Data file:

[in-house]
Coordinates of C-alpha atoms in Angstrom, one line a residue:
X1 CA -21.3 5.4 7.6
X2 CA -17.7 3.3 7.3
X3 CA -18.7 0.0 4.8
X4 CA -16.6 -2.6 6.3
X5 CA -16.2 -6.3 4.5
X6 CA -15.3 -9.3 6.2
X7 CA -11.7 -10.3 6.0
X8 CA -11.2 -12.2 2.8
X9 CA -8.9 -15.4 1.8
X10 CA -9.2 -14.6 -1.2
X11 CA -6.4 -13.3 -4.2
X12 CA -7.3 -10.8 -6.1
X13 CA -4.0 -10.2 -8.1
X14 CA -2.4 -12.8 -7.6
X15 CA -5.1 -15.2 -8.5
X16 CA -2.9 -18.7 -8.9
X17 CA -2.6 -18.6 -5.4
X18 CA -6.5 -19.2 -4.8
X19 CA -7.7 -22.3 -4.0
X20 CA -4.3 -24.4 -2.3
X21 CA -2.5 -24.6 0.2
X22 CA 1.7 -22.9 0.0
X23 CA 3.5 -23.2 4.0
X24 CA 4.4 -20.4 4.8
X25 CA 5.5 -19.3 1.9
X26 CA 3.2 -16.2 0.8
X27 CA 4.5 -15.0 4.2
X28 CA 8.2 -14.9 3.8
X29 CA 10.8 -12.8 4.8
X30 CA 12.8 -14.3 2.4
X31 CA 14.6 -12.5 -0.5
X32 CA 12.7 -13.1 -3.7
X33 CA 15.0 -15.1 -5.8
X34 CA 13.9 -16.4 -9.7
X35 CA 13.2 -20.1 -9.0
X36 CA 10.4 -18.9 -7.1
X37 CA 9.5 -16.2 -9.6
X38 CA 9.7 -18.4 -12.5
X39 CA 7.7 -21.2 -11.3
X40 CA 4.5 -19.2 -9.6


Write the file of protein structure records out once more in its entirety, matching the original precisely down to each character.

[in-house]
Coordinates of C-alpha atoms in Angstrom, one line a residue:
X1 CA -21.3 5.4 7.6
X2 CA -17.7 3.3 7.3
X3 CA -18.7 0.0 4.8
X4 CA -16.6 -2.6 6.3
X5 CA -16.2 -6.3 4.5
X6 CA -15.3 -9.3 6.2
X7 CA -11.7 -10.3 6.0
X8 CA -11.2 -12.2 2.8
X9 CA -8.9 -15.4 1.8
X10 CA -9.2 -14.6 -1.2
X11 CA -6.4 -13.3 -4.2
X12 CA -7.3 -10.8 -6.1
X13 CA -4.0 -10.2 -8.1
X14 CA -2.4 -12.8 -7.6
X15 CA -5.1 -15.2 -8.5
X16 CA -2.9 -18.7 -8.9
X17 CA -2.6 -18.6 -5.4
X18 CA -6.5 -19.2 -4.8
X19 CA -7.7 -22.3 -4.0
X20 CA -4.3 -24.4 -2.3
X21 CA -2.5 -24.6 0.2
X22 CA 1.7 -22.9 0.0
X23 CA 3.5 -23.2 4.0
X24 CA 4.4 -20.4 4.8
X25 CA 5.5 -19.3 1.9
X26 CA 3.2 -16.2 0.8
X27 CA 4.5 -15.0 4.2
X28 CA 8.2 -14.9 3.8
X29 CA 10.8 -12.8 4.8
X30 CA 12.8 -14.3 2.4
X31 CA 14.6 -12.5 -0.5
X32 CA 12.7 -13.1 -3.7
X33 CA 15.0 -15.1 -5.8
X34 CA 13.9 -16.4 -9.7
X35 CA 13.2 -20.1 -9.0
X36 CA 10.4 -18.9 -7.1
X37 CA 9.5 -16.2 -9.6
X38 CA 9.7 -18.4 -12.5
X39 CA 7.7 -21.2 -11.3
X40 CA 4.5 -19.2 -9.6